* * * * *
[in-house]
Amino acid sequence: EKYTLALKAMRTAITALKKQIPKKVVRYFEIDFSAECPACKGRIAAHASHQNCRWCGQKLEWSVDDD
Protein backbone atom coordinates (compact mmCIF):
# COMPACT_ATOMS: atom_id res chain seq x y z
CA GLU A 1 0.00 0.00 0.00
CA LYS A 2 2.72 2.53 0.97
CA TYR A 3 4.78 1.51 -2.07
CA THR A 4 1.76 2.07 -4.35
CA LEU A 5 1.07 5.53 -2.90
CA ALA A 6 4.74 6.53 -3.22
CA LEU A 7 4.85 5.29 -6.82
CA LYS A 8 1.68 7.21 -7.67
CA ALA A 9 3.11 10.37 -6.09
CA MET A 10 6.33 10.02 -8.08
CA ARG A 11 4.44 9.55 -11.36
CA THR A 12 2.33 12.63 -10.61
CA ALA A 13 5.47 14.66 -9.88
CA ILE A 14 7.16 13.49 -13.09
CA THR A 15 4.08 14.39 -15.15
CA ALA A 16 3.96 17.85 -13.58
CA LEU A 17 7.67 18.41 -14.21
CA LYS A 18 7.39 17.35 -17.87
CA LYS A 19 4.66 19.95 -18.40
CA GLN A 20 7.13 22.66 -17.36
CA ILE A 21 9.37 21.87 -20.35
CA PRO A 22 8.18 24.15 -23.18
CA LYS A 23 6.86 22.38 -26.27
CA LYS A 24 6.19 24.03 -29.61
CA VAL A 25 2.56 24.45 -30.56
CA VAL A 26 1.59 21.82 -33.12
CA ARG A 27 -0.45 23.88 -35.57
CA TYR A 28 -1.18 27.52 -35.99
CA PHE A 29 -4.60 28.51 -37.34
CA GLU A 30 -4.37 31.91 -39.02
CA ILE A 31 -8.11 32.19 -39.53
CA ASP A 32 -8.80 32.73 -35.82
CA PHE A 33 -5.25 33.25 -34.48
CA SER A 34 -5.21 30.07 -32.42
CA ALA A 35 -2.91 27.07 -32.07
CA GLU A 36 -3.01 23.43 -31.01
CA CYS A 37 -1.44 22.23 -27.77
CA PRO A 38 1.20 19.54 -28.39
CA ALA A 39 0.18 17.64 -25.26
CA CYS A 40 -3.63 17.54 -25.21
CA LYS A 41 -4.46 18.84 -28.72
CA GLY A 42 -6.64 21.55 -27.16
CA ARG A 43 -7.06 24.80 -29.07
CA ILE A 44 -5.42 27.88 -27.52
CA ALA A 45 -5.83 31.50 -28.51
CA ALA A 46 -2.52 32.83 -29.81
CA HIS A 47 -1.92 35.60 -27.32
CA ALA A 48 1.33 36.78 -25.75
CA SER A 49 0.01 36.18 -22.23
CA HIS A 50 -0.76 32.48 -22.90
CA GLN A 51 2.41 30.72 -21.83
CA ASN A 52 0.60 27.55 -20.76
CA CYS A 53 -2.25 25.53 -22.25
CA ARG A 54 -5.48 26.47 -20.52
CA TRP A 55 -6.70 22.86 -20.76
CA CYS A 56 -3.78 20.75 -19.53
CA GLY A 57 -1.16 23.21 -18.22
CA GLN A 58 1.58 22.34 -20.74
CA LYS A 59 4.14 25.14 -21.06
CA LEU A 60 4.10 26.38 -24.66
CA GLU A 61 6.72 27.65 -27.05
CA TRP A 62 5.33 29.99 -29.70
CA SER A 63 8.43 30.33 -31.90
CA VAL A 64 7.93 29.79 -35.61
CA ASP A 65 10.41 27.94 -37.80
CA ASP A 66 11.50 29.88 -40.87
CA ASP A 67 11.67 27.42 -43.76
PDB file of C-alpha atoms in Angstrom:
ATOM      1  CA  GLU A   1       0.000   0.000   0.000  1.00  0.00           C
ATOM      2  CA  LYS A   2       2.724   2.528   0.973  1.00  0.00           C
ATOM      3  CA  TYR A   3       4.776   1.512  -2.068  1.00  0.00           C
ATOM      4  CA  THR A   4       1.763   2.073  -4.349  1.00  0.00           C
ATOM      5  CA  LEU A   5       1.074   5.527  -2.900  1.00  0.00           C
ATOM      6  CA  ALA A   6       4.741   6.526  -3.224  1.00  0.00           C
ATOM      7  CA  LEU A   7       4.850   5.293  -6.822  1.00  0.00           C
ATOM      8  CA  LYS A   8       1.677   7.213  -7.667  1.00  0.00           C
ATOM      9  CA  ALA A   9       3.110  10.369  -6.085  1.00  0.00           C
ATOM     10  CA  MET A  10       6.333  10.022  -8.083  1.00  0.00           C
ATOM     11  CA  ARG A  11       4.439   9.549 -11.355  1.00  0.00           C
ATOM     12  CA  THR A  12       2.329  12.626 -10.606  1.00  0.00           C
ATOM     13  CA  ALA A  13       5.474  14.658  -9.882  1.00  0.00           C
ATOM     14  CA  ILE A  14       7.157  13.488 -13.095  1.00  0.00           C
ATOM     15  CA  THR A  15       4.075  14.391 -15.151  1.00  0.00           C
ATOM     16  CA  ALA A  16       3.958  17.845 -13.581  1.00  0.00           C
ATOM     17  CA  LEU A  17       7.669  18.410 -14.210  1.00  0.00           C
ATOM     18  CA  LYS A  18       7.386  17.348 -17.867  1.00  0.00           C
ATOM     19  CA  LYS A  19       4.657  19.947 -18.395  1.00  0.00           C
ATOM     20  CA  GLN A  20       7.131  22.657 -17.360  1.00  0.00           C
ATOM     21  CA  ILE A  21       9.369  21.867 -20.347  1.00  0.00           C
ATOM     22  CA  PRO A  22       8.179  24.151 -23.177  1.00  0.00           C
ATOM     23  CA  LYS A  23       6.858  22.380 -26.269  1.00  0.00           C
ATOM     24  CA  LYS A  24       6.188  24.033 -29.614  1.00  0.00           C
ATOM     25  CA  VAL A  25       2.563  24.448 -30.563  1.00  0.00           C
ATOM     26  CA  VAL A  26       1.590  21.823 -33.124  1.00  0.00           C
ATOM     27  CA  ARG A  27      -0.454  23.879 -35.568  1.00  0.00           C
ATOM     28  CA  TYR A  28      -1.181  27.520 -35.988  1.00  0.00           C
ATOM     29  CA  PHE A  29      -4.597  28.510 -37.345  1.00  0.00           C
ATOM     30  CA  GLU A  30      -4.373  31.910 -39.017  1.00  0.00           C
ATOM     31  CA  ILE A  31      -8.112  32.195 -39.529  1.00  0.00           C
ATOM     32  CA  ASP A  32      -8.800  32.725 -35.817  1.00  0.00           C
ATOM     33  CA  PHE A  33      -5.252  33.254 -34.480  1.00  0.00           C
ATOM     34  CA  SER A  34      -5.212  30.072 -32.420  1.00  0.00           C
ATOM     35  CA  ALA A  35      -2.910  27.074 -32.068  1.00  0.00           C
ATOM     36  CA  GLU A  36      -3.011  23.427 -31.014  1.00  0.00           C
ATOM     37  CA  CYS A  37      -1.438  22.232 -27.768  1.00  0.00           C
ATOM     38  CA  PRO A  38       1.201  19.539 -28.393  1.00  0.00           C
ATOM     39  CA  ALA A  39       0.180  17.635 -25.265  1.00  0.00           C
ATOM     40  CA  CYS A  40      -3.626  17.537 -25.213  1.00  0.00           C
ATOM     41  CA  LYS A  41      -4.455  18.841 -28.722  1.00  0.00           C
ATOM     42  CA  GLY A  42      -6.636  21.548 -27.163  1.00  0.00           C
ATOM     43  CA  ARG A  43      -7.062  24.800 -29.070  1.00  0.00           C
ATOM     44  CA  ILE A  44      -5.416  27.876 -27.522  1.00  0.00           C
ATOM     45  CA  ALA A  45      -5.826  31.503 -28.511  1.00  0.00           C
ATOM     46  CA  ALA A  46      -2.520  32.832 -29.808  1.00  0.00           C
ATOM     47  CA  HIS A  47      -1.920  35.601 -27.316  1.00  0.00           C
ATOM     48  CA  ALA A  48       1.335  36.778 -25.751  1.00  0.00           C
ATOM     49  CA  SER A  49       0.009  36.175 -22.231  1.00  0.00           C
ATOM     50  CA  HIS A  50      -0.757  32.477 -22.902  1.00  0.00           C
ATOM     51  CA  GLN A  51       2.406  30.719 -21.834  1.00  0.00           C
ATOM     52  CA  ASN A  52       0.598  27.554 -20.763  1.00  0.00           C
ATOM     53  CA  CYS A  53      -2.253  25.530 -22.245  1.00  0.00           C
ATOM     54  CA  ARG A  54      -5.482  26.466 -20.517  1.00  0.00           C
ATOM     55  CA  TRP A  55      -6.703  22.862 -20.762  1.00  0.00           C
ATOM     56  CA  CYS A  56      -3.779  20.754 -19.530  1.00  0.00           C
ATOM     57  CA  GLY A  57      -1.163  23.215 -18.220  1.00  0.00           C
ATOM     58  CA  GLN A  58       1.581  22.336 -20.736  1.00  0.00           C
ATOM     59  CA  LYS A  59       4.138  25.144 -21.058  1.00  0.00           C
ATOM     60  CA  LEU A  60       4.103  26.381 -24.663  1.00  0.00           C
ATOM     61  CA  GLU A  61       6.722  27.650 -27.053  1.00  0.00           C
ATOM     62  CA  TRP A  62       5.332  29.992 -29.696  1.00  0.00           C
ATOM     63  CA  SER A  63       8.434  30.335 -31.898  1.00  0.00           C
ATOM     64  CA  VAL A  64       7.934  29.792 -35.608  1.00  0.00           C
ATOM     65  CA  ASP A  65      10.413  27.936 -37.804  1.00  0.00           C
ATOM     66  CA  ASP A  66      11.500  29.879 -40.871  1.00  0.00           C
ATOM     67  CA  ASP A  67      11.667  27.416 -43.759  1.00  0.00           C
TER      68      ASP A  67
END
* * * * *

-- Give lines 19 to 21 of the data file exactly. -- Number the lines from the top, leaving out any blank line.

CA THR A 15 4.08 14.39 -15.15
CA ALA A 16 3.96 17.85 -13.58
CA LEU A 17 7.67 18.41 -14.21